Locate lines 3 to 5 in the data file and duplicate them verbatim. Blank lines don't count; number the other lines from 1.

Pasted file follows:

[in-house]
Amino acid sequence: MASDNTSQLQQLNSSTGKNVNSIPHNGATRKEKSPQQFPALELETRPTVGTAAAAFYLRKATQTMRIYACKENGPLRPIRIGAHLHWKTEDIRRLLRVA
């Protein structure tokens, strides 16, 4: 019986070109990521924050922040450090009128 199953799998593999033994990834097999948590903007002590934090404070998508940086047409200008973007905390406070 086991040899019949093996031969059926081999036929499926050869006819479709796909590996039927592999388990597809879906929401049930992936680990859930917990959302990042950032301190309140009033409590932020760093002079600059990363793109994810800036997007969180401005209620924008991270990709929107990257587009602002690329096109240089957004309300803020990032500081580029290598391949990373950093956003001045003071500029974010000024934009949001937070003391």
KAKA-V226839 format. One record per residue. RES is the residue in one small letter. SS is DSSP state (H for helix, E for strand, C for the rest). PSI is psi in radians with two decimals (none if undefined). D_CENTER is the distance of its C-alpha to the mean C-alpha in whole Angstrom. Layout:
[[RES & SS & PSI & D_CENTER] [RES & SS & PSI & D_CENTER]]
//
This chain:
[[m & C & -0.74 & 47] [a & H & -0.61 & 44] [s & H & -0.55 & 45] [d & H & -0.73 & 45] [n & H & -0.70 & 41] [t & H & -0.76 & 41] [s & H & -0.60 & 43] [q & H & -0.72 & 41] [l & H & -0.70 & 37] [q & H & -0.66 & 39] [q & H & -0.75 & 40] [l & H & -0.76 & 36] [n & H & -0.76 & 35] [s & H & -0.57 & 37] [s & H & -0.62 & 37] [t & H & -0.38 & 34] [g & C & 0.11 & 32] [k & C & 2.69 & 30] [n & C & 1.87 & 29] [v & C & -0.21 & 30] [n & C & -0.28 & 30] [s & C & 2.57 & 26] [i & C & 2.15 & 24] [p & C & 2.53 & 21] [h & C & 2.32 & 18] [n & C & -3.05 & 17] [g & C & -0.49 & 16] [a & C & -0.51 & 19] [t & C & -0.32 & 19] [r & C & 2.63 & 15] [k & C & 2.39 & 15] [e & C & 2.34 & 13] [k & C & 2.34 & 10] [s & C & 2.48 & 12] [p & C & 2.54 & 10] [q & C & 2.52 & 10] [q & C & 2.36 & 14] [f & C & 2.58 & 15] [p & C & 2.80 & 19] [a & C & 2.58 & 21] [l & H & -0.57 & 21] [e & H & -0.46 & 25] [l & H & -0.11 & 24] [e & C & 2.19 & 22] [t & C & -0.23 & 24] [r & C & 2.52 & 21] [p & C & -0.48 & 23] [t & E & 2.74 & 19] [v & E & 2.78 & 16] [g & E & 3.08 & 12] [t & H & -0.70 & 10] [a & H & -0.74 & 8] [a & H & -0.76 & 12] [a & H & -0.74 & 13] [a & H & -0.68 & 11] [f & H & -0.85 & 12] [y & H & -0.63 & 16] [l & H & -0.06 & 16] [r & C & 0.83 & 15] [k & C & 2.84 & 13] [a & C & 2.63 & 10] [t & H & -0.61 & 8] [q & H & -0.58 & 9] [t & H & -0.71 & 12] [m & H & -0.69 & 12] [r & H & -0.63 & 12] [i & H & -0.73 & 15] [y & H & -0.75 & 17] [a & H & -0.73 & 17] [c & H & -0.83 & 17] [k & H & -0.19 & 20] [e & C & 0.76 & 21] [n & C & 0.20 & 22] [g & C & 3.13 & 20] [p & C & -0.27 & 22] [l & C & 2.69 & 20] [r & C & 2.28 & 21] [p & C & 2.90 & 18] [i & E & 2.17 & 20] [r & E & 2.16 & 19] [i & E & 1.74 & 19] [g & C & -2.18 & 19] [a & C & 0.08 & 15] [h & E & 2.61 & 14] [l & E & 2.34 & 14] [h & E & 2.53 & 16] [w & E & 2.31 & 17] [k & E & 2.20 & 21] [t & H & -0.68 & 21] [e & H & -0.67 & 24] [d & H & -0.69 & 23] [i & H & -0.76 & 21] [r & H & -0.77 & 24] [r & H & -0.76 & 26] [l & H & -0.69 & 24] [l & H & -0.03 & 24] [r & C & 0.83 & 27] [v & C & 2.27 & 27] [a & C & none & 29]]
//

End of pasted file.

């Protein structure tokens, strides 16, 4: 019986070109990521924050922040450090009128 199953799998593999033994990834097999948590903007002590934090404070998508940086047409200008973007905390406070 086991040899019949093996031969059926081999036929499926050869006819479709796909590996039927592999388990597809879906929401049930992936680990859930917990959302990042950032301190309140009033409590932020760093002079600059990363793109994810800036997007969180401005209620924008991270990709929107990257587009602002690329096109240089957004309300803020990032500081580029290598391949990373950093956003001045003071500029974010000024934009949001937070003391």
KAKA-V226839 format. One record per residue. RES is the residue in one small letter. SS is DSSP state (H for helix, E for strand, C for the rest). PSI is psi in radians with two decimals (none if undefined). D_CENTER is the distance of its C-alpha to the mean C-alpha in whole Angstrom. Layout:
[[RES & SS & PSI & D_CENTER] [RES & SS & PSI & D_CENTER]]